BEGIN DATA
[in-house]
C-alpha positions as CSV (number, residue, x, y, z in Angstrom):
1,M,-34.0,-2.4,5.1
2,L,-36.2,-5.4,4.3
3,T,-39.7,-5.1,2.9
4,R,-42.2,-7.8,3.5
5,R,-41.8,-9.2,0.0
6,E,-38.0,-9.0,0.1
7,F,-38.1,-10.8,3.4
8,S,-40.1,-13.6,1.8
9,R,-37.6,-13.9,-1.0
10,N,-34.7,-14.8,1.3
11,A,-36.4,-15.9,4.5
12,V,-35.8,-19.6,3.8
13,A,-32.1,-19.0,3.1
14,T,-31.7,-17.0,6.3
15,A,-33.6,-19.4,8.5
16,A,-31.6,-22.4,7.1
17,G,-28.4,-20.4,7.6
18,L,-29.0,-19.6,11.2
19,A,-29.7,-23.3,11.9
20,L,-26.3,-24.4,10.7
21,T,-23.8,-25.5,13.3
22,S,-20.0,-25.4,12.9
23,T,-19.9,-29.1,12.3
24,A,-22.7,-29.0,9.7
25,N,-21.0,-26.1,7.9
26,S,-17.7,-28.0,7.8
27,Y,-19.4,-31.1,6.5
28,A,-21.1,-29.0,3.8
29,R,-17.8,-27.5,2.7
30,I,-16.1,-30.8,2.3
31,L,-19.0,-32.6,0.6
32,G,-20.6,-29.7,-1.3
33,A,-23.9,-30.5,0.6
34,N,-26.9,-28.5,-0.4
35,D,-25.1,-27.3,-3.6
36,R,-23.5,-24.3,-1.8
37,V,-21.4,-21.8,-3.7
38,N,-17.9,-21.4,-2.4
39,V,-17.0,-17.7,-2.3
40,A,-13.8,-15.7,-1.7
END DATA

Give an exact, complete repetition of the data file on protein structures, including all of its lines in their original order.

[in-house]
C-alpha positions as CSV (number, residue, x, y, z in Angstrom):
1,M,-34.0,-2.4,5.1
2,L,-36.2,-5.4,4.3
3,T,-39.7,-5.1,2.9
4,R,-42.2,-7.8,3.5
5,R,-41.8,-9.2,0.0
6,E,-38.0,-9.0,0.1
7,F,-38.1,-10.8,3.4
8,S,-40.1,-13.6,1.8
9,R,-37.6,-13.9,-1.0
10,N,-34.7,-14.8,1.3
11,A,-36.4,-15.9,4.5
12,V,-35.8,-19.6,3.8
13,A,-32.1,-19.0,3.1
14,T,-31.7,-17.0,6.3
15,A,-33.6,-19.4,8.5
16,A,-31.6,-22.4,7.1
17,G,-28.4,-20.4,7.6
18,L,-29.0,-19.6,11.2
19,A,-29.7,-23.3,11.9
20,L,-26.3,-24.4,10.7
21,T,-23.8,-25.5,13.3
22,S,-20.0,-25.4,12.9
23,T,-19.9,-29.1,12.3
24,A,-22.7,-29.0,9.7
25,N,-21.0,-26.1,7.9
26,S,-17.7,-28.0,7.8
27,Y,-19.4,-31.1,6.5
28,A,-21.1,-29.0,3.8
29,R,-17.8,-27.5,2.7
30,I,-16.1,-30.8,2.3
31,L,-19.0,-32.6,0.6
32,G,-20.6,-29.7,-1.3
33,A,-23.9,-30.5,0.6
34,N,-26.9,-28.5,-0.4
35,D,-25.1,-27.3,-3.6
36,R,-23.5,-24.3,-1.8
37,V,-21.4,-21.8,-3.7
38,N,-17.9,-21.4,-2.4
39,V,-17.0,-17.7,-2.3
40,A,-13.8,-15.7,-1.7